24 Sep 1944 USS Becuna fired three torpedoes at a Japanese transport in the Luzon Strait south of Taiwan; all torpedoes missed.
25 Sep 1944 USS Becuna fired three torpedoes at a Japanese destroyer in the Luzon Strait south of Taiwan; all torpedoes missed.
8 Oct 1944 USS Becuna damaged Japanese tanker Kimikawa Maru in the South China Sea with two of four torpedoes fired.
9 Oct 1944 USS Becuna attacked a Japanese convoy in the South China Sea, claiming two sunk and two damaged; ten torpedoes were expended, seven of them made contact.
16 Nov 1944 USS Becuna departed Fremantle, Australia for her second war patrol.
17 Nov 1944 USS Becuna damaged four Japanese ships: tanker San Luis Maru, tanker Tokuwa Maru, a transport, and cargo ship.
2 Jan 1945 USS Becuna sank two small vessels between Malaya and Borneo in two separate engagements with her deck gun.
22 Feb 1945 USS Becuna fired ten torpedoes at a Japanese convoy in the South China Sea, with one torpedo making contact and sinking Japanese tanker Nichiyoko Maru.
22 May 1945 USS Becuna departed for her fourth war patrol on lifeguard station for carrier air crews.
21 Jun 1945 USS Becuna departed for her fifth war patrol.
15 Jul 1945 USS Becuna attacked a Japanese Otori-class torpedo boat without effect.
27 Jul 1945 USS Becuna arrived at Subic Bay, Luzon, Philippine Islands, ending her fifth war patrol.
22 Sep 1945 USS Becuna arrived at San Diego, California, United States and was assigned to the Submarine Force of the US Navy Pacific Fleet.
6 May 1947 USS Becuna entered Mare Island Naval Shipyard, California, United States for a scheduled overhaul.
22 Sep 1947 USS Becuna completed her scheduled overhaul at Mare Island Naval Shipyard, California, United States.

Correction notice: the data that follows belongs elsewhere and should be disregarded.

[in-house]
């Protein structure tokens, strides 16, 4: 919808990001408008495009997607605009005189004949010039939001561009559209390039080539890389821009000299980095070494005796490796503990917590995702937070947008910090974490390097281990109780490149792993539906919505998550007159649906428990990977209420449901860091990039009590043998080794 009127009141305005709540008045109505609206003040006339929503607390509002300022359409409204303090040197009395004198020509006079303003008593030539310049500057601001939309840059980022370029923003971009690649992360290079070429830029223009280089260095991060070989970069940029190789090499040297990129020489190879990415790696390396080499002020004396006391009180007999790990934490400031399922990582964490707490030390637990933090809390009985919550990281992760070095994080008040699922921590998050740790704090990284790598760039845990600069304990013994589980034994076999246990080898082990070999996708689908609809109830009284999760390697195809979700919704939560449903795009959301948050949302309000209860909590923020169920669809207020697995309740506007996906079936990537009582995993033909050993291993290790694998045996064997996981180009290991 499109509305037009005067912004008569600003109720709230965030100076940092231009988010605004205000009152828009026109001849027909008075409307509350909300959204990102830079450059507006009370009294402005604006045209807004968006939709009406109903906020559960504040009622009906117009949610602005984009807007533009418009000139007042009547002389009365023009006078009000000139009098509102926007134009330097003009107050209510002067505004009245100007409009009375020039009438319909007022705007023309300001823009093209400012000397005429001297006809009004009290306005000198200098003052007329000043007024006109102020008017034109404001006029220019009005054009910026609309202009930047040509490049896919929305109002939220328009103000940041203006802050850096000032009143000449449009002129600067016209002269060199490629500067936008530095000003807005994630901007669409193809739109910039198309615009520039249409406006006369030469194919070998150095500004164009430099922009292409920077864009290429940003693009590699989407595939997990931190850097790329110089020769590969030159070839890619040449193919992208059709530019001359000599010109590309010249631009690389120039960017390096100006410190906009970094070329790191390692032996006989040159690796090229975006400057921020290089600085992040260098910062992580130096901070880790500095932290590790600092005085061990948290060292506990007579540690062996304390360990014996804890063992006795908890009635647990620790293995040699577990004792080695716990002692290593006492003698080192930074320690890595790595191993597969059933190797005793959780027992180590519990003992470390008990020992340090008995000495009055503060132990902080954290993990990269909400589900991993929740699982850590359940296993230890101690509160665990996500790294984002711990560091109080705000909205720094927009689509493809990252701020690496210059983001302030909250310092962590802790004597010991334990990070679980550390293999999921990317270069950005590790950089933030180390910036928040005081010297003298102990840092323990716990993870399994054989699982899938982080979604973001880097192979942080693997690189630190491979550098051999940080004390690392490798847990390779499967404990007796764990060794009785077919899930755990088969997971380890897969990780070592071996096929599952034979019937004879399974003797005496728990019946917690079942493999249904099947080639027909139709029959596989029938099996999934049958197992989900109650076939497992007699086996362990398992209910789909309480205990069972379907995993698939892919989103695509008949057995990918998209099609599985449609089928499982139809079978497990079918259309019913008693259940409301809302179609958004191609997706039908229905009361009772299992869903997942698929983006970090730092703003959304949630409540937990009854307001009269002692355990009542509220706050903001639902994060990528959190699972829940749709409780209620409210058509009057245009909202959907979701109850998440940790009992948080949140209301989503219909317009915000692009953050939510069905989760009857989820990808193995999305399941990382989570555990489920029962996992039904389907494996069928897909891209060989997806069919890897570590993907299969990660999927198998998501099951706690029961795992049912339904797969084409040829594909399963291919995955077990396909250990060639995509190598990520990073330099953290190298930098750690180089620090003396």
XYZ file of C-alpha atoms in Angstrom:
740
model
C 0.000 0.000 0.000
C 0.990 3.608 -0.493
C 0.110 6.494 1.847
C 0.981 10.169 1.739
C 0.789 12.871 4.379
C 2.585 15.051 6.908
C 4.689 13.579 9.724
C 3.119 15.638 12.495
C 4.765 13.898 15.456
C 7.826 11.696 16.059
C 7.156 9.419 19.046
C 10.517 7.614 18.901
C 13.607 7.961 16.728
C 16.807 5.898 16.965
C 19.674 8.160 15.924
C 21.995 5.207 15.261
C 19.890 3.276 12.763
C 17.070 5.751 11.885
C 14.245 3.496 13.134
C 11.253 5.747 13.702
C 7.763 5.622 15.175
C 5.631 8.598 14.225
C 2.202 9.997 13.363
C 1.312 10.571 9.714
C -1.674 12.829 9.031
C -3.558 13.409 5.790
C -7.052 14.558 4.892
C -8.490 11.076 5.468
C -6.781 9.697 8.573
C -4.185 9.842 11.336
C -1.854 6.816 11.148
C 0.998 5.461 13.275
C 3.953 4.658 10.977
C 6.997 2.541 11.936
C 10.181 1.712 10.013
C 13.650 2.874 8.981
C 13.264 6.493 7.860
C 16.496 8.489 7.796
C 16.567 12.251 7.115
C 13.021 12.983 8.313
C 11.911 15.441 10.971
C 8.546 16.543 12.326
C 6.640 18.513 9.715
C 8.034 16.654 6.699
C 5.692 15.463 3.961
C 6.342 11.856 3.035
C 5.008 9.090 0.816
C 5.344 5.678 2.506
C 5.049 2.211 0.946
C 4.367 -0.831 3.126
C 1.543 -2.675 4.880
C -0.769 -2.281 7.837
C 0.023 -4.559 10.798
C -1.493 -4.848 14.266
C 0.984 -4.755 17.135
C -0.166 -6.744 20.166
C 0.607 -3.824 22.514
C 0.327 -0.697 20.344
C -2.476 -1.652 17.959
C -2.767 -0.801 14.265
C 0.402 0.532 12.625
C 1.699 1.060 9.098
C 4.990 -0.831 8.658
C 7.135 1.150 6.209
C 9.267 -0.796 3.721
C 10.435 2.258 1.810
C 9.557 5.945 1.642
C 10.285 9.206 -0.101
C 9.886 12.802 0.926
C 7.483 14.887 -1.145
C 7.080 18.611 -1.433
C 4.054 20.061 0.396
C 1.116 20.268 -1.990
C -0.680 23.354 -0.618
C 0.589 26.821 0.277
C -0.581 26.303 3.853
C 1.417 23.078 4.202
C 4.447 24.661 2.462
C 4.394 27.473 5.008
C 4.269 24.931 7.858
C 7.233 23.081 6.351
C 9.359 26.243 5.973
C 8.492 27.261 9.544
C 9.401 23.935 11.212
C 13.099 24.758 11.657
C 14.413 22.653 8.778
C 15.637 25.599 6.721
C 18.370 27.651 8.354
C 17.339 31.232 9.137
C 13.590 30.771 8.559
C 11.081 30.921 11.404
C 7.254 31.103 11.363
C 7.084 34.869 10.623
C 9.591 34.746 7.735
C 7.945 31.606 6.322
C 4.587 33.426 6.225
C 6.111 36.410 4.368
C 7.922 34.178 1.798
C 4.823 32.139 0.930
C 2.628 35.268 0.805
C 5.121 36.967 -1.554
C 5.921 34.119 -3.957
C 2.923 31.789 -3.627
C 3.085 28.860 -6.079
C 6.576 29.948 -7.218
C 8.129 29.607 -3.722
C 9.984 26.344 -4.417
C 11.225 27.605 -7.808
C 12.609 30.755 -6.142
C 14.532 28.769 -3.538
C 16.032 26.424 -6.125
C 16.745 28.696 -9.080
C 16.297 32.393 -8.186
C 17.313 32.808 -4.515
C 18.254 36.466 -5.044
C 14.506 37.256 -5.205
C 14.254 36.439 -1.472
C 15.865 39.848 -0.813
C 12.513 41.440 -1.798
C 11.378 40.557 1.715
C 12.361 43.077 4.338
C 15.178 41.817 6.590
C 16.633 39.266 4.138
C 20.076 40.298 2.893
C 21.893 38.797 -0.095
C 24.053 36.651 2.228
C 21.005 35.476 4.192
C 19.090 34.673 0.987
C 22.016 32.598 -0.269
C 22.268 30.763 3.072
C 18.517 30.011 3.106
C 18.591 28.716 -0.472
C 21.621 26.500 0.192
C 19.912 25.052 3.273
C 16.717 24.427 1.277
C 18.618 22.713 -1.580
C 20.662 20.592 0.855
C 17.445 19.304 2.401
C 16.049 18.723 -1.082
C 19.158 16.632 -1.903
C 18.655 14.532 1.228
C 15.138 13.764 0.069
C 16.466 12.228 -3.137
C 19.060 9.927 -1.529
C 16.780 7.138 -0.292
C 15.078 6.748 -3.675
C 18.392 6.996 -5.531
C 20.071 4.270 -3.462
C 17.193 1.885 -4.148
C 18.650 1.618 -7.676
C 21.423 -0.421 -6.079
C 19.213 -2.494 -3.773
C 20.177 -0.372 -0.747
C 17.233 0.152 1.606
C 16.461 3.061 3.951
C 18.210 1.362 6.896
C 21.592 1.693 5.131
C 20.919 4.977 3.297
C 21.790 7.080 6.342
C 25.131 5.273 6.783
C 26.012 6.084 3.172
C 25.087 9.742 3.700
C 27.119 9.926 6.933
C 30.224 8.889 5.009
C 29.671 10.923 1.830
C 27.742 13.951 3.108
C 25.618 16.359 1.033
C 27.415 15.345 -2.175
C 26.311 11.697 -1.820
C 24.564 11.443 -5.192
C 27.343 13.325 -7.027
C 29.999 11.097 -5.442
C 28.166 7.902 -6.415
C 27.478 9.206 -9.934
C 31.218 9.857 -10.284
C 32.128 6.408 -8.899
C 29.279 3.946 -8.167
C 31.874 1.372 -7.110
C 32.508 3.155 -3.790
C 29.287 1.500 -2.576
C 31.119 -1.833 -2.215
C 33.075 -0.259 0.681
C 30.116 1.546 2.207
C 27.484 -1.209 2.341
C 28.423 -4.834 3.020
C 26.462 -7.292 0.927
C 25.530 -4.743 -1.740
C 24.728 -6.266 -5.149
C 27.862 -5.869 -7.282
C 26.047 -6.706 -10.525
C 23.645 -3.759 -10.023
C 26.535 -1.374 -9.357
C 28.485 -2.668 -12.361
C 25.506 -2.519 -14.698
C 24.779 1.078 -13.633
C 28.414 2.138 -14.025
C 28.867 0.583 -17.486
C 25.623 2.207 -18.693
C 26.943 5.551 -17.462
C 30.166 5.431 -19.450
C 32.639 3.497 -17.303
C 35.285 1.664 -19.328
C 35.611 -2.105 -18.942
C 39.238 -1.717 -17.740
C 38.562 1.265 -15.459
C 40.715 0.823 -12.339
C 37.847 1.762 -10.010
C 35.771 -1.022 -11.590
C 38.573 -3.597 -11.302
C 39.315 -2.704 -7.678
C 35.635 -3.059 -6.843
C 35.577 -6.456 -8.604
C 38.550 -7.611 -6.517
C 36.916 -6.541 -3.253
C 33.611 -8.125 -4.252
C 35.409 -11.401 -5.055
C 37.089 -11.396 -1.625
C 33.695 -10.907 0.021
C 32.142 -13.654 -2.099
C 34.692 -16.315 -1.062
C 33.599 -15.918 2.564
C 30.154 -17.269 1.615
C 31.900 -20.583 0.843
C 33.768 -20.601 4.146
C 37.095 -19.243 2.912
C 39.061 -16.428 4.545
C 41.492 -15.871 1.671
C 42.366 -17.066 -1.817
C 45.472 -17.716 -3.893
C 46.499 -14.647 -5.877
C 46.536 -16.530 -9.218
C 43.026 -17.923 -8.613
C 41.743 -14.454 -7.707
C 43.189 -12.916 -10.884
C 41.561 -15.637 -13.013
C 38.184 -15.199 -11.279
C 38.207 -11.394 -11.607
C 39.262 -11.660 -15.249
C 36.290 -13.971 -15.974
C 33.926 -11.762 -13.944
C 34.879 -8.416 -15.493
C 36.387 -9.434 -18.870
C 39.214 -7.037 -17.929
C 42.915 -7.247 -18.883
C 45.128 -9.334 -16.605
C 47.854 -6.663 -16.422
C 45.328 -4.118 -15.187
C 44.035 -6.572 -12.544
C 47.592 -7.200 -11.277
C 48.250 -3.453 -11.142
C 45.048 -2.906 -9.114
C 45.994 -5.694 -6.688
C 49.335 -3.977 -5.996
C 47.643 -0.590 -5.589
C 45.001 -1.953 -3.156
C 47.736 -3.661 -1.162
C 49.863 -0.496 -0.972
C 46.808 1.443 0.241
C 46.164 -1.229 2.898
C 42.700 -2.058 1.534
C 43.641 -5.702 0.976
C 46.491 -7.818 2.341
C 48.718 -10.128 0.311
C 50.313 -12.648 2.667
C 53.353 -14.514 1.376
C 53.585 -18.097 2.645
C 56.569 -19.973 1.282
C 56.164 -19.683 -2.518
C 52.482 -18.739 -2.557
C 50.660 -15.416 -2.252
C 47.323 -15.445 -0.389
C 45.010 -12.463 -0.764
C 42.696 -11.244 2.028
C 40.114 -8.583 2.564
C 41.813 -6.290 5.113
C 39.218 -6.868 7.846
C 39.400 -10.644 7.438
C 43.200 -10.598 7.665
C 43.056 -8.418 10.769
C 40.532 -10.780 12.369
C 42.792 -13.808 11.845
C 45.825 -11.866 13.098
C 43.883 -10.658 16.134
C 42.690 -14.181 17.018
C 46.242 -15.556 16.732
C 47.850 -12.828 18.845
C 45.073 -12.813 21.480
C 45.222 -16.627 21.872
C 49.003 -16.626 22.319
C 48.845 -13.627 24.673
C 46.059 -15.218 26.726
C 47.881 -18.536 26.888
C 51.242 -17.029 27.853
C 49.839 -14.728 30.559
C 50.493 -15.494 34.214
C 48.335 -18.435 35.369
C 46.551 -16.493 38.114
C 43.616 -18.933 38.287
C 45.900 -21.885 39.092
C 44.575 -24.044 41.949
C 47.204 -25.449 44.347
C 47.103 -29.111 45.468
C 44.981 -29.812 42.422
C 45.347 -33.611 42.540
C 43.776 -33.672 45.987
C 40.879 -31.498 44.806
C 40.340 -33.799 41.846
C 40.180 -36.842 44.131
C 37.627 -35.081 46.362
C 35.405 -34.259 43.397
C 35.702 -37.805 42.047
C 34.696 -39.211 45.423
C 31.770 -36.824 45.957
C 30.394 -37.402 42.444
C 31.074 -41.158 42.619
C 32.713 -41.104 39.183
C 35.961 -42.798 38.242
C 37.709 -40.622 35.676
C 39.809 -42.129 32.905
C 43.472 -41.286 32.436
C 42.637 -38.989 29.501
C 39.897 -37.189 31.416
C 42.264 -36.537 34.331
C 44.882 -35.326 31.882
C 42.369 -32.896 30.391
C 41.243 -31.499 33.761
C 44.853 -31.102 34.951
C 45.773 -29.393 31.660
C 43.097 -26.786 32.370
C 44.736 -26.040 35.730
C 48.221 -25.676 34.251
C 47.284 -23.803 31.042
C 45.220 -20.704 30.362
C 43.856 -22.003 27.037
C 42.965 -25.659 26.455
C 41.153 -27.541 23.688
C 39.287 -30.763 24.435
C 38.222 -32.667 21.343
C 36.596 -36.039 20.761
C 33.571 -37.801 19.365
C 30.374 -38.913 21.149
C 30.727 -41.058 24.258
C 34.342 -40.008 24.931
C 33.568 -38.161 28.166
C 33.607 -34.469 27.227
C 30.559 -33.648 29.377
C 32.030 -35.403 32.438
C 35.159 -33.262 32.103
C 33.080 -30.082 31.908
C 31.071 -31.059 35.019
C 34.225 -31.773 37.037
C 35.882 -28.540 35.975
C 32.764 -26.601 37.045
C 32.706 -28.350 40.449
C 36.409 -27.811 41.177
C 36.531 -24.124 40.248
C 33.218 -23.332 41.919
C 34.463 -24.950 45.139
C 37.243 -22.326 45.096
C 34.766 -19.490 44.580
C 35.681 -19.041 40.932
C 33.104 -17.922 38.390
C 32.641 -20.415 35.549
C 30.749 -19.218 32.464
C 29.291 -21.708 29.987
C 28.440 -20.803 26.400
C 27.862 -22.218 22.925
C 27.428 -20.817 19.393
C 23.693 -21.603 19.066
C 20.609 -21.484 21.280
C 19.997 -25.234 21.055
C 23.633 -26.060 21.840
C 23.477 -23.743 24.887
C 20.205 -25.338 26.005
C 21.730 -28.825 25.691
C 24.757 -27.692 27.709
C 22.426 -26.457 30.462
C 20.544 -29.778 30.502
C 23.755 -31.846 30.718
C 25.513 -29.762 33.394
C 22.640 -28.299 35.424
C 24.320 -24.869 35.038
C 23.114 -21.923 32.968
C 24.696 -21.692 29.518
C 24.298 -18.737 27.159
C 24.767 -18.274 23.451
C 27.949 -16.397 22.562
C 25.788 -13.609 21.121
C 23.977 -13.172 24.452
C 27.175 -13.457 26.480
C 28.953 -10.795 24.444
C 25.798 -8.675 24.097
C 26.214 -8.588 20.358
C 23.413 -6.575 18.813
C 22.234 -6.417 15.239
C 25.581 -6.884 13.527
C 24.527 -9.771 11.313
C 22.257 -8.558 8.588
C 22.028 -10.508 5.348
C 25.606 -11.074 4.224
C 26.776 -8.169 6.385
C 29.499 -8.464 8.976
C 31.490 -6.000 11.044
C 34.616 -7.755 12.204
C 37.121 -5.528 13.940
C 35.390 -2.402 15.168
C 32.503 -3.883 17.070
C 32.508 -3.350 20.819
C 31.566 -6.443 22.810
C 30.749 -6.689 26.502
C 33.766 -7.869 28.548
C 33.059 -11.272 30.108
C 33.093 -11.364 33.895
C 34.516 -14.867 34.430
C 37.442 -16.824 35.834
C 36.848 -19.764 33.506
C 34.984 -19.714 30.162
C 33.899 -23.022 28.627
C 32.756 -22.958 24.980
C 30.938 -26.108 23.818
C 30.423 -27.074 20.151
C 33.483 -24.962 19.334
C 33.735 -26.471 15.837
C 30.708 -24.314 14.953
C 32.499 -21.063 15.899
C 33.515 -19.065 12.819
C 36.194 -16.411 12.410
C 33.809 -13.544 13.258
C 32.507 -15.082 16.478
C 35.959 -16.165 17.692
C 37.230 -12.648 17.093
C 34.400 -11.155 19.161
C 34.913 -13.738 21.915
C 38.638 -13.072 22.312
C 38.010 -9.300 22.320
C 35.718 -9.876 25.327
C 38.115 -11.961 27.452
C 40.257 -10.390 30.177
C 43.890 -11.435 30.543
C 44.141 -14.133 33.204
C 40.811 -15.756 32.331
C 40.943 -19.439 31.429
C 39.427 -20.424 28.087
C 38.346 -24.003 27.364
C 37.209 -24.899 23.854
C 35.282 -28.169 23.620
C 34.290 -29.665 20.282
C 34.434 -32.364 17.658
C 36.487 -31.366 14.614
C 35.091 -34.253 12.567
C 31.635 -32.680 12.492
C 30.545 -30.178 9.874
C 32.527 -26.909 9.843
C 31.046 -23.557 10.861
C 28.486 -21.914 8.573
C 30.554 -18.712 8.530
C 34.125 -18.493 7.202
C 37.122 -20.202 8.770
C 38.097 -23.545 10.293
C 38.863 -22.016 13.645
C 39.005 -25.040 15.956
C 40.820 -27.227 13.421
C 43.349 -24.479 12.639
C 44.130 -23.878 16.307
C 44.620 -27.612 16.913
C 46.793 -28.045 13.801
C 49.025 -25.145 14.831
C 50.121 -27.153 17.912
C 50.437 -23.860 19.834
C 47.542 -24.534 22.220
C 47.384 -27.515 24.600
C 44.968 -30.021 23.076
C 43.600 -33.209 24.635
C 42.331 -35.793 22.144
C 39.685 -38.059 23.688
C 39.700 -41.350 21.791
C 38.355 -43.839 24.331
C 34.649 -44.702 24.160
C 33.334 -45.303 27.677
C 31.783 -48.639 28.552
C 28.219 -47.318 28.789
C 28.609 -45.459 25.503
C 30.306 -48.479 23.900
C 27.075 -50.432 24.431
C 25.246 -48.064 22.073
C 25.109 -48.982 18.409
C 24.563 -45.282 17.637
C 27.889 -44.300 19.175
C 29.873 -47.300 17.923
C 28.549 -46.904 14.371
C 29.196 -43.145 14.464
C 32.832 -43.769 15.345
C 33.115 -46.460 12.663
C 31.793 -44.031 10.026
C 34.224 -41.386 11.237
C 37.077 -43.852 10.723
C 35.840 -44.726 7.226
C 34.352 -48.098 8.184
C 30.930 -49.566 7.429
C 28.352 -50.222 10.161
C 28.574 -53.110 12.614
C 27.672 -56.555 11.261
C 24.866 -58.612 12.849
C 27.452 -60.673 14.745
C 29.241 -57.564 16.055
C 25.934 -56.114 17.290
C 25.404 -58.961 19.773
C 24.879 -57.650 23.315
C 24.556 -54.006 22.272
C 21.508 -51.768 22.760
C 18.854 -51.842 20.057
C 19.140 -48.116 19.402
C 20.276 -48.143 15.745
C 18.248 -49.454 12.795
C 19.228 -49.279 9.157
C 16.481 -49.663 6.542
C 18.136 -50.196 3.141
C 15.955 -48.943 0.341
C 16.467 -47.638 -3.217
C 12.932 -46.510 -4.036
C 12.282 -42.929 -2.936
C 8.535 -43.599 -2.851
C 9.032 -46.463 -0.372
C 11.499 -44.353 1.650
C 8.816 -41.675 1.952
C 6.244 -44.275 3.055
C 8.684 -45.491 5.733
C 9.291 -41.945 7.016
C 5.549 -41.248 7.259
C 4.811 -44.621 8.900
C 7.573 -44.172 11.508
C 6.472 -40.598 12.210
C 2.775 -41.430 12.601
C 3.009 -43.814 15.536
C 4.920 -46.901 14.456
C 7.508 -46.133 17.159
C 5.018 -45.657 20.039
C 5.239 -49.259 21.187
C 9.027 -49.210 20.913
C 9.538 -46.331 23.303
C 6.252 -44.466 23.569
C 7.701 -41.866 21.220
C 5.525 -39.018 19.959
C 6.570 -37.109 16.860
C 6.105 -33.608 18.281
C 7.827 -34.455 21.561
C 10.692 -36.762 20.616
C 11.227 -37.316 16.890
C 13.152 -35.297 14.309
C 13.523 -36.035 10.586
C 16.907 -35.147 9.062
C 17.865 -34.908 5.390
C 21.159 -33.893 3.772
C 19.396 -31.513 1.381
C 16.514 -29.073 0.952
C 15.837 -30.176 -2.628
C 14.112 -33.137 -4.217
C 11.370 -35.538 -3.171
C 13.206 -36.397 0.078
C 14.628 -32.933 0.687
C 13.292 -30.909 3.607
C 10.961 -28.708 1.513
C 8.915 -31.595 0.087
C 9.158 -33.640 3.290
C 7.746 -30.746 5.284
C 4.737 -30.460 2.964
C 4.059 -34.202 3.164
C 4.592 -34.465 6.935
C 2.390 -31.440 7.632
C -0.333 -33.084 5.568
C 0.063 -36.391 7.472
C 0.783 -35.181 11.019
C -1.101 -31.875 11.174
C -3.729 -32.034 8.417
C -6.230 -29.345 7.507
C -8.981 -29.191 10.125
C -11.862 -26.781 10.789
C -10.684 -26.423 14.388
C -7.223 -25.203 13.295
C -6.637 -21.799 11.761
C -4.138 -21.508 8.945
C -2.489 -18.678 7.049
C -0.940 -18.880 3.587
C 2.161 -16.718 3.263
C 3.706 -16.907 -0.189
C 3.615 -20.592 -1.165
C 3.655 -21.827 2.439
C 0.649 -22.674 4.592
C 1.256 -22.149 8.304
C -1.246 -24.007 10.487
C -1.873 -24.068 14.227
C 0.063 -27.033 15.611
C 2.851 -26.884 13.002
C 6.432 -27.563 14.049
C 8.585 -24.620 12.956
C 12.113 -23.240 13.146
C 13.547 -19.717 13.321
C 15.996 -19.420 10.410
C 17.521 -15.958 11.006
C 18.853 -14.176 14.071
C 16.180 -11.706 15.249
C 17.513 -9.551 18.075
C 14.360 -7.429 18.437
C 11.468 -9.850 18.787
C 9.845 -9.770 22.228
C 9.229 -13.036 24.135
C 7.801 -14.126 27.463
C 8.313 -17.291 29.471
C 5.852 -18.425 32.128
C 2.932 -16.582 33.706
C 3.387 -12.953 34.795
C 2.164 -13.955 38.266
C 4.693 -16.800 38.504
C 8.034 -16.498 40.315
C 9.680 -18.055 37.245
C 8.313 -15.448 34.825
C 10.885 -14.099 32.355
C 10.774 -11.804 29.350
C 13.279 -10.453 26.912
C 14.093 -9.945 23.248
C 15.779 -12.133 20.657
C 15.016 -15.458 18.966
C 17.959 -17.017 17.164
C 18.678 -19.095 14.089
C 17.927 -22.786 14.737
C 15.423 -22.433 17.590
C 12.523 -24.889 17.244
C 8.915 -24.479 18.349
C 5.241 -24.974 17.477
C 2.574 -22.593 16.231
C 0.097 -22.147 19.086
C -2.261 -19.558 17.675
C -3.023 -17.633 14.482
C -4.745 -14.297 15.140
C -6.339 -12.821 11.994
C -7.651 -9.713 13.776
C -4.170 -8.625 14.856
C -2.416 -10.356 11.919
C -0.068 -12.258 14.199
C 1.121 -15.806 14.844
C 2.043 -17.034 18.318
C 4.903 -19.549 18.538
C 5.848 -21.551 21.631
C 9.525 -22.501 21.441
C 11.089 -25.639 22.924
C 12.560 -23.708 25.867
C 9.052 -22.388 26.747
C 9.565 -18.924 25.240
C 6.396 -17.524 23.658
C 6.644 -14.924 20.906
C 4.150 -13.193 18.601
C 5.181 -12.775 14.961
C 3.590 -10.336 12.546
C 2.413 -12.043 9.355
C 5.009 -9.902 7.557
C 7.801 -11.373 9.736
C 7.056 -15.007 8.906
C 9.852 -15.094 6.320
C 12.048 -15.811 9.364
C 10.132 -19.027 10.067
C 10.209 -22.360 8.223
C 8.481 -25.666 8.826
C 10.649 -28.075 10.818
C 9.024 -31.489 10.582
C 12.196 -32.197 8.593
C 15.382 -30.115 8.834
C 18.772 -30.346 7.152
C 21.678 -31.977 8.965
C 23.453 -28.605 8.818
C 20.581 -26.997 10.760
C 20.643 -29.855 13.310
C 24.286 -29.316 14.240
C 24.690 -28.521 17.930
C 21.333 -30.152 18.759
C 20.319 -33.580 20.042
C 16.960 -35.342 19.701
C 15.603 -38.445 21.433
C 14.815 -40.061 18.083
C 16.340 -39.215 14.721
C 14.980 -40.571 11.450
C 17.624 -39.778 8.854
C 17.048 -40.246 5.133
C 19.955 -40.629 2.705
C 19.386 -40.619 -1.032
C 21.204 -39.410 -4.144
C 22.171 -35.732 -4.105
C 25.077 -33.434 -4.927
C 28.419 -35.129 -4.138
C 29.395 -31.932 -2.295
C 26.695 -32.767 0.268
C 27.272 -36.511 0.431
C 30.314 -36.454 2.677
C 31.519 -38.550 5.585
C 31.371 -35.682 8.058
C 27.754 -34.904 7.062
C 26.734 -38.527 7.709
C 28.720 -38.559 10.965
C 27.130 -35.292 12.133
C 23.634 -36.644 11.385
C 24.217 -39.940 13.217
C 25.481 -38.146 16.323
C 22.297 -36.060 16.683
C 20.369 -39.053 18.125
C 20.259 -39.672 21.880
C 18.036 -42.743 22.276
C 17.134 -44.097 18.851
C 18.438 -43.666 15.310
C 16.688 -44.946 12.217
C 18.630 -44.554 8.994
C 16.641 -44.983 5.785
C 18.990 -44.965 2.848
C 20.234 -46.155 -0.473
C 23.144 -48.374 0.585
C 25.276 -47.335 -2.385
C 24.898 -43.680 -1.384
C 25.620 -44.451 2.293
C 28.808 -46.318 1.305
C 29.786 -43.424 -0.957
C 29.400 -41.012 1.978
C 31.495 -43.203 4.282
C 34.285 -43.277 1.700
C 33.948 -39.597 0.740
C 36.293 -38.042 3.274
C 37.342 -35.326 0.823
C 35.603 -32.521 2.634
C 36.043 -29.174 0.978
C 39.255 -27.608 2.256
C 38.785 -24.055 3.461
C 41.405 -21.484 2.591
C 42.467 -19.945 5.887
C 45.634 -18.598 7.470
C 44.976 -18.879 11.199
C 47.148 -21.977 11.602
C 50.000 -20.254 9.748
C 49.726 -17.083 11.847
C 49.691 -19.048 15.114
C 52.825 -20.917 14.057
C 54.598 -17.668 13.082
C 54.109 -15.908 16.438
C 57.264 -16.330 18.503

7 Nov 1969 USS Becuna was decommissioned from service.
15 Aug 1973 Submarine Becuna was struck from the US Naval Register.
21 Jun 1976 Submarine Becuna was transferred to the Cruiser Olympia Association to be converted into a museum ship.
29 Aug 1978 Submarine Becuna was added to the US National Register of Historic Places list.
1 Jan 1996 Submarine Becuna became part of Independence Seaport Museum in Philadelphia, Pennsylvania, United States.

Photographs

USS Becuna, late May 1944USS Becuna and USS Razorback at Pearl Harbor, US Territory of Hawaii, 1944-1945USS Becuna entering Pearl Harbor, US Territory of Hawaii, 1944-1945Bow view of USS Becuna departing Mare Island Naval Shipyard, California, United States, 25 Aug 1947
See all 16 photographs of Submarine USS Becuna (SS-319)



Share this article with your friends:

 Facebook  Reddit
 Twitter  Digg
 Google+  Delicious
 StumbleUpon  


Stay updated with WW2DB:

 RSS Feeds



Posting Your Comments on this Topic

Your Name
Your Email
 Your email will not be published
Comment Type
Your Comments
Security Code
 

 

Note: We hope that visitor conversations at WW2DB will be constructive and thought-provoking. Please refrain from using strong language. HTML tags are not allowed. Your IP address will be tracked even if you remain anonymous. WW2DB site administrators reserve the right to moderate, censor, and/or remove any comment. All comment submissions will become the property of WW2DB.

Search WW2DB & Partner Sites
More on USS Becuna
Partner Sites Content:
» Becuna Submarine Operations Research Group Attack Data

Submarine USS Becuna (SS-319) Photo Gallery
USS Becuna, late May 1944
See all 16 photographs of Submarine USS Becuna (SS-319)




Famous WW2 Quote
"We no longer demand anything, we want war."

Joachim von Ribbentrop, German Foreign Minister, Aug 1939